Hoke didn't get himself run out of plays like McLendon does.

    Be fair- Hoke was an exception, not the rule. 3-4 Defences in the NFL are not successful without a big, dominant NT. The result of going in with an 'undersized' NT is what we see this year- ILB's exposed to oncoming OG's who outweigh them significantly & blow holes in the run defence.

    This DL is very similar to the one Cowher ran when Kimo came over to play NT. He was more the type to try & penetrate upfield as well & the run defence, which included guys like Levon Kirkland at ILB, was getting killed.

    The next season, Casey Hampton was brought in & the 3-4 Steelers Defence became one of the most dominant in recent history.
    Right on the money, Chadman.

    McClendon makes a few more plays in the backfield than Casey. However, the downside risk - getting gashed on other plays - has proven not to be worth it.

    The Steelers need somebody who is stout in the middle. Not necessarily a Casey clone, but a NT who can command a double team against the run (perhaps, gasp, occupying blockers to allow LBers to make plays) and who can push the pocket from the inside on passing downs.

  8. #28
    Since Hood and Keisel are in contract years, perhaps McClendon will move out to DE like Kimo did and be more effective as well...

  9. #29
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    Quote Originally Posted by Discipline of Steel View Post
    We are not trying to do the exact same thing. One of our primary configurations is now the dime (quarter?) in which there are two linemen on the field and Troy plays in the box. McClendon and Williams are off the field, Allen and Shark jump in. They have run this D on anything remotely resembling a passing down.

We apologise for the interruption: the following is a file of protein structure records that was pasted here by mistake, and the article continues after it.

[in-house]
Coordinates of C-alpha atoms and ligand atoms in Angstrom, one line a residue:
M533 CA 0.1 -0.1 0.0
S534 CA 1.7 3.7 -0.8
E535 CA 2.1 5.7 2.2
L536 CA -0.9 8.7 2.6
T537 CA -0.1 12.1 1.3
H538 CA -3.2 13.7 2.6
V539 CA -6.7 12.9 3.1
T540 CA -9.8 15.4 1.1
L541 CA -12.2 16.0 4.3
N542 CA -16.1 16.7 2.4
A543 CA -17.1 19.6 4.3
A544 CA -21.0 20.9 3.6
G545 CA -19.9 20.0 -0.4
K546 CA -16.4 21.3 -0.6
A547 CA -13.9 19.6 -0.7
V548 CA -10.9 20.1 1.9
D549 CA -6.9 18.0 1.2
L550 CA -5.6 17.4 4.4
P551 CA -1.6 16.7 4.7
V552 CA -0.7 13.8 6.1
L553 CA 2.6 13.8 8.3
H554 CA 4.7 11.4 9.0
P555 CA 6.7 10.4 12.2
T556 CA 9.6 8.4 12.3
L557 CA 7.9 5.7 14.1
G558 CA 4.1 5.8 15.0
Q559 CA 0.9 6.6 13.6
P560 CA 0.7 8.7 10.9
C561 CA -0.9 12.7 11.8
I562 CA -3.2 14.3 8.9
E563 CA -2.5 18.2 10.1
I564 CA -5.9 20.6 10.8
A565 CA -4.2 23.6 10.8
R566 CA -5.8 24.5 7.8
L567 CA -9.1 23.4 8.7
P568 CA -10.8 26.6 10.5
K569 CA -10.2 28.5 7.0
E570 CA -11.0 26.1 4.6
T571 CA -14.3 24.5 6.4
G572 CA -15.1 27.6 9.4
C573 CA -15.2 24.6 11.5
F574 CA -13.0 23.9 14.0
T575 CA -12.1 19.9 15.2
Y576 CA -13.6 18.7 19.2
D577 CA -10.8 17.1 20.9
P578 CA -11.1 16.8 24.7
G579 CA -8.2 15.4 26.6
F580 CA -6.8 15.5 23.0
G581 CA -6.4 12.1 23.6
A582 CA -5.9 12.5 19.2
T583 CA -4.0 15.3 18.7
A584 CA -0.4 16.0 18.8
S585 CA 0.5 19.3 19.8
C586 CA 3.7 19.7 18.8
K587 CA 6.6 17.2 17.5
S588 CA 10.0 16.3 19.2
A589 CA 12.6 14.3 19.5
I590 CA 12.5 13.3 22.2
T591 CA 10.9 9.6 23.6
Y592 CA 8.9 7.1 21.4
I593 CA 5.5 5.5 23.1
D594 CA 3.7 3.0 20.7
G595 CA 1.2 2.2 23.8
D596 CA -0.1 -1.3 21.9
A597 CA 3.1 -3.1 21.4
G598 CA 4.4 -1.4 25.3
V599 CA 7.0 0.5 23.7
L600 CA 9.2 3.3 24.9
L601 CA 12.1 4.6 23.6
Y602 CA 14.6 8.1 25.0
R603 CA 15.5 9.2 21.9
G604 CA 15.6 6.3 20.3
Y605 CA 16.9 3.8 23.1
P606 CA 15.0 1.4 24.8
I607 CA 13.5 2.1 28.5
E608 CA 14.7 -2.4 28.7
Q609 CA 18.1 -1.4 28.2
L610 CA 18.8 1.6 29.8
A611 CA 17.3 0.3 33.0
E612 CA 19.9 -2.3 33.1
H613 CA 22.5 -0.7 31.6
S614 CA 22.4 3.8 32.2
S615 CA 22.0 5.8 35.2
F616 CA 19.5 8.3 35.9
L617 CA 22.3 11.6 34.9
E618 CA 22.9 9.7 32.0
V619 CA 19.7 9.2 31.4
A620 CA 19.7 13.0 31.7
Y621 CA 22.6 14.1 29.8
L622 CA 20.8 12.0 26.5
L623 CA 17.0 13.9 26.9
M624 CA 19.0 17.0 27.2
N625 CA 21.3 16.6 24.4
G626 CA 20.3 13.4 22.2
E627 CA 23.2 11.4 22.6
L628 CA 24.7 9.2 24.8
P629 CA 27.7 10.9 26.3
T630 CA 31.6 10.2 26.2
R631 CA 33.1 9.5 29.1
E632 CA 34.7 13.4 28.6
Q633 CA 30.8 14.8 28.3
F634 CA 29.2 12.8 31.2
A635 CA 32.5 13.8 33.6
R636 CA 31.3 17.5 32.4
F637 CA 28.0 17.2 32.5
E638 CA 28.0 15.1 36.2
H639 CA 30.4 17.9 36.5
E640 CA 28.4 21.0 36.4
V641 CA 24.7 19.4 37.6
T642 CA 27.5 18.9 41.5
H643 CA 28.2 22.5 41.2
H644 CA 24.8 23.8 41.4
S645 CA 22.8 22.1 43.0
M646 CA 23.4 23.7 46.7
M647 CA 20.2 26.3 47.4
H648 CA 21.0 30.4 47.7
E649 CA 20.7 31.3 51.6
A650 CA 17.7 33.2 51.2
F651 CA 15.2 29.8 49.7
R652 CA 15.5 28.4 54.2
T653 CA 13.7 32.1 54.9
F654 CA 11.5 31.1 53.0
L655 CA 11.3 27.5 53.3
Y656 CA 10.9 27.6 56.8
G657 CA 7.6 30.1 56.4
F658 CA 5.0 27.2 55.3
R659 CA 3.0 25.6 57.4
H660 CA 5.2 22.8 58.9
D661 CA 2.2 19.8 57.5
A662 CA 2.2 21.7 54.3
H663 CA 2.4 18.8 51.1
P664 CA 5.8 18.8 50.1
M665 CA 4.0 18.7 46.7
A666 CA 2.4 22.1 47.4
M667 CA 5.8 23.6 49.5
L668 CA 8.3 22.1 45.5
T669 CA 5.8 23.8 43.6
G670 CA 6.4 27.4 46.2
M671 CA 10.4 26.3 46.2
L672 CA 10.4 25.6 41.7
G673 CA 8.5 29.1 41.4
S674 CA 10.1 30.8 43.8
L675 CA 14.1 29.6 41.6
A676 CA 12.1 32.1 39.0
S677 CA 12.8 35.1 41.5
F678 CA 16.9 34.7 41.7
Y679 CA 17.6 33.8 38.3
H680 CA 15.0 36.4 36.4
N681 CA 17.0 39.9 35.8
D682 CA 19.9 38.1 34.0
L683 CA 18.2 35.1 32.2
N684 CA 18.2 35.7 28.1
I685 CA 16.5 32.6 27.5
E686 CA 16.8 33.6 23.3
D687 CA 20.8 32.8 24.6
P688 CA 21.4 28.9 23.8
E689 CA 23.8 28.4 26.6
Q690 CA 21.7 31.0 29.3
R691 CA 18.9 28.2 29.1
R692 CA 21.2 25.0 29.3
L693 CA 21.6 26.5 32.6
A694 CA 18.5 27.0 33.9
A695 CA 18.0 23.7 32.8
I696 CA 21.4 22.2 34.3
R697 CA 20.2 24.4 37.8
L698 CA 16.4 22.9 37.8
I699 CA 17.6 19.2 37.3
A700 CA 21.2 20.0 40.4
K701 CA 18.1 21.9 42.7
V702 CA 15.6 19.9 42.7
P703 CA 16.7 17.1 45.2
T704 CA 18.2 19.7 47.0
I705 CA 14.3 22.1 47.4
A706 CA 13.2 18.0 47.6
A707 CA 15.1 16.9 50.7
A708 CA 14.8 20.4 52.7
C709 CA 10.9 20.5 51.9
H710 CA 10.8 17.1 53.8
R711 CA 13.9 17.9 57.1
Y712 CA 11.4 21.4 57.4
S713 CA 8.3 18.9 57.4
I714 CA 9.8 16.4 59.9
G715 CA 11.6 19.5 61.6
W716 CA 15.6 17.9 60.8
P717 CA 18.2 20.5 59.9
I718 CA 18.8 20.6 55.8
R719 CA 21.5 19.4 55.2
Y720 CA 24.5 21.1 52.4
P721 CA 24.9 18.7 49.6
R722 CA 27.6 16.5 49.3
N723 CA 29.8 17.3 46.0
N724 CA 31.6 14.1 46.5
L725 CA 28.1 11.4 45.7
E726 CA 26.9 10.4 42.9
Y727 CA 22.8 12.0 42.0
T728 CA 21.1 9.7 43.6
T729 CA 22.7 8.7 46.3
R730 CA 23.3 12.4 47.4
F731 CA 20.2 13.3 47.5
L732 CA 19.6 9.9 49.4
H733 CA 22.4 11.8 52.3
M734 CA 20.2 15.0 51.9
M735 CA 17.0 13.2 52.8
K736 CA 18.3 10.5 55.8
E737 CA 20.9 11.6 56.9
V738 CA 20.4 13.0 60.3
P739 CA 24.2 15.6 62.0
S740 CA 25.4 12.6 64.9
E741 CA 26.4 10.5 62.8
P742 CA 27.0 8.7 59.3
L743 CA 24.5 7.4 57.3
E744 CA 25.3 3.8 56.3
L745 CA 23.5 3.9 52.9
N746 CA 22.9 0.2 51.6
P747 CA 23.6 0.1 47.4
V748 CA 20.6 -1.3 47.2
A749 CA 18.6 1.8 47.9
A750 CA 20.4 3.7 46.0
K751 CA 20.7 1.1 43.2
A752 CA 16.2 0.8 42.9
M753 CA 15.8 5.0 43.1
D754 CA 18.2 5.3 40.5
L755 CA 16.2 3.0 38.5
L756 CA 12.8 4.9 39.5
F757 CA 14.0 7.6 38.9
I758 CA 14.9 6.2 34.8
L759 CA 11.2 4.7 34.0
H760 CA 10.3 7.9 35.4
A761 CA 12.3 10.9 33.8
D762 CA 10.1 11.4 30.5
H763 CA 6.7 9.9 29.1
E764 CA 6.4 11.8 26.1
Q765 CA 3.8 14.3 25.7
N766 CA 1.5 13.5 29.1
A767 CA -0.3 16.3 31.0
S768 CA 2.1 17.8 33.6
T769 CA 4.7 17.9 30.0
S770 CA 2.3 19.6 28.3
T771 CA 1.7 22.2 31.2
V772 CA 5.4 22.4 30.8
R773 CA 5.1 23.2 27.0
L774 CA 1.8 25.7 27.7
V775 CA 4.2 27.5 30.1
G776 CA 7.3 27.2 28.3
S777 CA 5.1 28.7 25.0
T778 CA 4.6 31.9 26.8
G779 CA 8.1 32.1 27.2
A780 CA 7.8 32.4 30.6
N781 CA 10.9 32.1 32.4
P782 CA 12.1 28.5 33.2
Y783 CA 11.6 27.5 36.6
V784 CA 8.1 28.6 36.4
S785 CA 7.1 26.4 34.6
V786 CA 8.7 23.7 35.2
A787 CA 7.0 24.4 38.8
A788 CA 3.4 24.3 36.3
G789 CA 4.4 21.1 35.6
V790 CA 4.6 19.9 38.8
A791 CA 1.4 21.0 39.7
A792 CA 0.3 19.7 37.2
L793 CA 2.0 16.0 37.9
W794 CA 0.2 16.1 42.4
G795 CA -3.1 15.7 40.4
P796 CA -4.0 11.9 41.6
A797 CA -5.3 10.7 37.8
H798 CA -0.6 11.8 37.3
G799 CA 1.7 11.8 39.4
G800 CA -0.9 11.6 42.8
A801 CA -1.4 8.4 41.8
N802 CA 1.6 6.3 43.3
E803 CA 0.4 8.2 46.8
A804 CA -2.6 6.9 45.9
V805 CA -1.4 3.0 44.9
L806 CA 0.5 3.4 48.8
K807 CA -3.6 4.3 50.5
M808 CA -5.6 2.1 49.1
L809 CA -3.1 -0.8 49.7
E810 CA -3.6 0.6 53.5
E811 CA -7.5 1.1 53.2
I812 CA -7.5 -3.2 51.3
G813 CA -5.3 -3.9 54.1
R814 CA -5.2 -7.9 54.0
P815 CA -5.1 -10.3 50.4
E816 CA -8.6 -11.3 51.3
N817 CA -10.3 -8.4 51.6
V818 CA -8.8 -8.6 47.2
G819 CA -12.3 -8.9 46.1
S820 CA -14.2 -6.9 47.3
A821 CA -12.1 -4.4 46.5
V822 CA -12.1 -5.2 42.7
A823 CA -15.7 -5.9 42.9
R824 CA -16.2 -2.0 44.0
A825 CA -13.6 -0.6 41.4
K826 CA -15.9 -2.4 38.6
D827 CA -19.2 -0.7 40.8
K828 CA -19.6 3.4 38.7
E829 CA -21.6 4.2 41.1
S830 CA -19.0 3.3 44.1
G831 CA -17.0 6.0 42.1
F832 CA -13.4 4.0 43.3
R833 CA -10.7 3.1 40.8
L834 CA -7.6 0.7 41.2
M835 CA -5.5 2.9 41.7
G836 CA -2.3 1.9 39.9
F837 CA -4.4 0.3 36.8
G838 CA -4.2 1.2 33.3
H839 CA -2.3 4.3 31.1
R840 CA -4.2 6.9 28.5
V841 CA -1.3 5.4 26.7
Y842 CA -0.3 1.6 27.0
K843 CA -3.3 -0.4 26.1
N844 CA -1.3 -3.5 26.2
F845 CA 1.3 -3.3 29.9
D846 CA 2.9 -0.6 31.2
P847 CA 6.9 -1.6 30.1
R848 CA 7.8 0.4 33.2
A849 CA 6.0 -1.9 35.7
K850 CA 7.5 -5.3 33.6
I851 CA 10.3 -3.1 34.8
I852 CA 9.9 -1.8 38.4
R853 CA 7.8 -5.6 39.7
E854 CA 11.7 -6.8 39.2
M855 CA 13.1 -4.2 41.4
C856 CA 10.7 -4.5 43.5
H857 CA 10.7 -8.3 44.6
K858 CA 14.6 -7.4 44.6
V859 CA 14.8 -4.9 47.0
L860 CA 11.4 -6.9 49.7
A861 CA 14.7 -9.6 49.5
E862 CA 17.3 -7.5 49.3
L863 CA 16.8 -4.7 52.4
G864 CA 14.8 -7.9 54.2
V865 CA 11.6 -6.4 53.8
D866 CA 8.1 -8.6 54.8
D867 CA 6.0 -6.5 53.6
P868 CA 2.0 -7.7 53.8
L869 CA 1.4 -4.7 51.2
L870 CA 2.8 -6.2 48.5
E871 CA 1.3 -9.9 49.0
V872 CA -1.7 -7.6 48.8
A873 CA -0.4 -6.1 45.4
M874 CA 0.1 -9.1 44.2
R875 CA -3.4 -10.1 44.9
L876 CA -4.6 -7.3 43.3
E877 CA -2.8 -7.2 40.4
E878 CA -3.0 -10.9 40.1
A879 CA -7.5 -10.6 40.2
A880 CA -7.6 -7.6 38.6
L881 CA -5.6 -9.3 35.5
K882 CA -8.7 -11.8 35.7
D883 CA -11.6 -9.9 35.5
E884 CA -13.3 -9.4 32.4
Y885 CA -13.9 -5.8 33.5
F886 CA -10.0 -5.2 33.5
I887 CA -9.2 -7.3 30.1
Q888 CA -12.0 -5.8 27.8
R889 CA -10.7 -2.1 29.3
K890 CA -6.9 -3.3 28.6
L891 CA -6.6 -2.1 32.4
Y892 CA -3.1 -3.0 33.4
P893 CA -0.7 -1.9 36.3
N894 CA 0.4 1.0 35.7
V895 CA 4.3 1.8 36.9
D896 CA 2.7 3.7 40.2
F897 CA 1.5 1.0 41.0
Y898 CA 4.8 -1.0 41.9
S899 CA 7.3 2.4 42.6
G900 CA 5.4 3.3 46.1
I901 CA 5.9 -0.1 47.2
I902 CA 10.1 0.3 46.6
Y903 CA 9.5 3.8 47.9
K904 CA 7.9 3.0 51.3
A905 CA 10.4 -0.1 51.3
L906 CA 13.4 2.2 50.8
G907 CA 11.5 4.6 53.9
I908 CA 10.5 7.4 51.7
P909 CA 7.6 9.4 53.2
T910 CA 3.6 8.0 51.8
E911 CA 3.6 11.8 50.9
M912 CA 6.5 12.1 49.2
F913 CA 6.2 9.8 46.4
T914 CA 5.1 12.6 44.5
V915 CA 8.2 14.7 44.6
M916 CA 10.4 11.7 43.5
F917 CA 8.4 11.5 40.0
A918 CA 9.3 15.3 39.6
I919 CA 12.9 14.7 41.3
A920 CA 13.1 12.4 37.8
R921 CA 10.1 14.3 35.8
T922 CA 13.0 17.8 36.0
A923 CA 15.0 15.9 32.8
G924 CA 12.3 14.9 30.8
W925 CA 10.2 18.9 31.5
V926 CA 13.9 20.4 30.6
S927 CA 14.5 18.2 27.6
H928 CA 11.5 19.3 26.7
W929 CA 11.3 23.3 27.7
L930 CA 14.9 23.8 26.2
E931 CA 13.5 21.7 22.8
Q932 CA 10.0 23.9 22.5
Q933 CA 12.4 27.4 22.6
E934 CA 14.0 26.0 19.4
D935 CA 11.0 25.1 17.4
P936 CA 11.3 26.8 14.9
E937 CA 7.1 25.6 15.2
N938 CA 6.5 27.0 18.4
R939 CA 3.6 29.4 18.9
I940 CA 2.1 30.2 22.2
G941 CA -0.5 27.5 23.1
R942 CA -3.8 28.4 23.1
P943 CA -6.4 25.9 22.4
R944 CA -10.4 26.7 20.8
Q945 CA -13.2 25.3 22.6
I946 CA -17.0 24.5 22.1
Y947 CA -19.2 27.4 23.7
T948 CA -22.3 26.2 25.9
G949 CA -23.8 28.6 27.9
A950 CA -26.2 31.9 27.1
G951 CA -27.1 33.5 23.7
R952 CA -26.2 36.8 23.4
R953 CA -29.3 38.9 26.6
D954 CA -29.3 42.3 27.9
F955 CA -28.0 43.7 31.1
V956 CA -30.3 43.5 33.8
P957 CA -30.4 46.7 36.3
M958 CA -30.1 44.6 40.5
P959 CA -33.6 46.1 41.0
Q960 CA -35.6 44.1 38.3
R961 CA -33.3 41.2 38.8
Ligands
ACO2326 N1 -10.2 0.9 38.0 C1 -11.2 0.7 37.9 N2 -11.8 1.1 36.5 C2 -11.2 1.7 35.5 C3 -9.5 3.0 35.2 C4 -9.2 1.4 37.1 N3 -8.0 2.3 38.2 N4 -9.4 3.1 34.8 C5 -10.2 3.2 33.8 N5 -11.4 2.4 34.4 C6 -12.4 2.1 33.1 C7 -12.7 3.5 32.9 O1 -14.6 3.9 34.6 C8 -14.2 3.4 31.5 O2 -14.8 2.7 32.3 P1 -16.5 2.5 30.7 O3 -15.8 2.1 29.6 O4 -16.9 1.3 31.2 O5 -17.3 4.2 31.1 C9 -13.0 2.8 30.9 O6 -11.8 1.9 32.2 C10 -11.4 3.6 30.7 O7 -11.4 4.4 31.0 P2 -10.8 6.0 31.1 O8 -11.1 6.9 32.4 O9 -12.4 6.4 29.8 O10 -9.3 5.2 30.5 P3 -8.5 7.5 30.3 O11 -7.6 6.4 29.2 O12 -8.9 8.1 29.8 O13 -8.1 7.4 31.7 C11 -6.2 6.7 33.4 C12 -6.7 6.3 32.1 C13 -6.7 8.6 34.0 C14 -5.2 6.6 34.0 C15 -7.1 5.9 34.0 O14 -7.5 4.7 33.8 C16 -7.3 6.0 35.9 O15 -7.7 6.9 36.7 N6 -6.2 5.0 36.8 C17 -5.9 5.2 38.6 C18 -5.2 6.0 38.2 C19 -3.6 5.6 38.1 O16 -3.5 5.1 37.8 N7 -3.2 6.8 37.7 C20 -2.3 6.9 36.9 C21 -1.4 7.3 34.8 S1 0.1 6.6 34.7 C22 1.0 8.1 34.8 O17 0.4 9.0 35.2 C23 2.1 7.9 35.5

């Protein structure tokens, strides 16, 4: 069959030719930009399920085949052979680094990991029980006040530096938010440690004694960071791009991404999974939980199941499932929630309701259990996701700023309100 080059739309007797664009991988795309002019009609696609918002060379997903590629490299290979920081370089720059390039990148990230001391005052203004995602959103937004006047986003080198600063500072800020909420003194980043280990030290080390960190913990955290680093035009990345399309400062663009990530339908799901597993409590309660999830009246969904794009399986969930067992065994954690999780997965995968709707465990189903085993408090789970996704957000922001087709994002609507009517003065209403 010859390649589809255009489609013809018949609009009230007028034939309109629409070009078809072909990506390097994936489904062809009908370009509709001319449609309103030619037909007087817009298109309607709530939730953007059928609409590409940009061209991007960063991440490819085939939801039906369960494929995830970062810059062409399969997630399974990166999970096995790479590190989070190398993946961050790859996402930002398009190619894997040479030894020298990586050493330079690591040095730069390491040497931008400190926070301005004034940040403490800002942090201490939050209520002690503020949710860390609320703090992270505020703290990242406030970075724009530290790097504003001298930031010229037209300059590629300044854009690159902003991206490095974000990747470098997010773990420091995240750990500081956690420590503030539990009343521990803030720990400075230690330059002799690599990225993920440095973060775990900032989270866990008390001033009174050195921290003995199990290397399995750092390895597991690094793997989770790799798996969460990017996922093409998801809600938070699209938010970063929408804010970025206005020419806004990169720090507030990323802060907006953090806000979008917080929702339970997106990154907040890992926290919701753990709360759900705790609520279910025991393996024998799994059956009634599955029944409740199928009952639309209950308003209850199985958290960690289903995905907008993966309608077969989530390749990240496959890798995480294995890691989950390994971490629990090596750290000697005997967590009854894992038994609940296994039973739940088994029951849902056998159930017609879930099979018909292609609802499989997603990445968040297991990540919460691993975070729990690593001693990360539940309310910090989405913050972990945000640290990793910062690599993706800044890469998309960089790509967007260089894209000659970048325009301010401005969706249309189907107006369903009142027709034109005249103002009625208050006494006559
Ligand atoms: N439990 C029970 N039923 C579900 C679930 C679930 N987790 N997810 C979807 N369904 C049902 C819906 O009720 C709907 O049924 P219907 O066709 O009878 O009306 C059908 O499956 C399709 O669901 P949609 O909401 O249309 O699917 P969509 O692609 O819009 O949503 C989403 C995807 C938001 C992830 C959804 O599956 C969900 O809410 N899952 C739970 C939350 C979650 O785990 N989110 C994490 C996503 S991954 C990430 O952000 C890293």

I like this D, but the problem is we trot out our base D on first down and give up 5+ yards and never get into an obvious passing situation sometimes. I really wish DL would use this package on 1st and 10 more often.

  10. #30
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    Quote Originally Posted by Chadman View Post
    Hoke didn't get himself run out of plays like McLendon does.

    Be fair- Hoke was an exception, not the rule. 3-4 Defences in the NFL are not successful without a big, dominant NT. The result of going in with an 'undersized' NT is what we see this year- ILB's exposed to oncoming OG's who outweigh them significantly & blow holes in the run defence.

    This DL is very similar to the one Cowher ran when Kimo came over to play NT. He was more the type to try & penetrate upfield as well & the run defence, which included guys like Levon Kirkland at ILB, was getting killed.

    The next season, Casey Hampton was brought in & the 3-4 Steelers Defence became one of the most dominant in recent history.
    Hoke was able to play different because he was still powerful at the point of attack. But because he was quick, he'd penetrate. But he didn't always penetrate. And I think the problem with McClendon is he's not able to get leverage because he's kinda tall for a NT. We really should be getting him snaps at DE.

    I don't really think McClendon is a bad player. But we've put him in a bad position. He's built like a 3-4 DE and it feels like we're playing him out of position. I chalk it up to Tomlin's positional flexibility philosophy that gets some players out of whack. I kinda think they've done the same thing with Foster on the OLine. Foster has the prototypical size of a tackle where I think he'd be even better suited, but he's been playing G because we have no one else. He's actually improved quite a bit this year, but I think he can struggle at times against some DTs because he's just too tall to get leverage. Eerily similar to McClendon in the middle on the other side.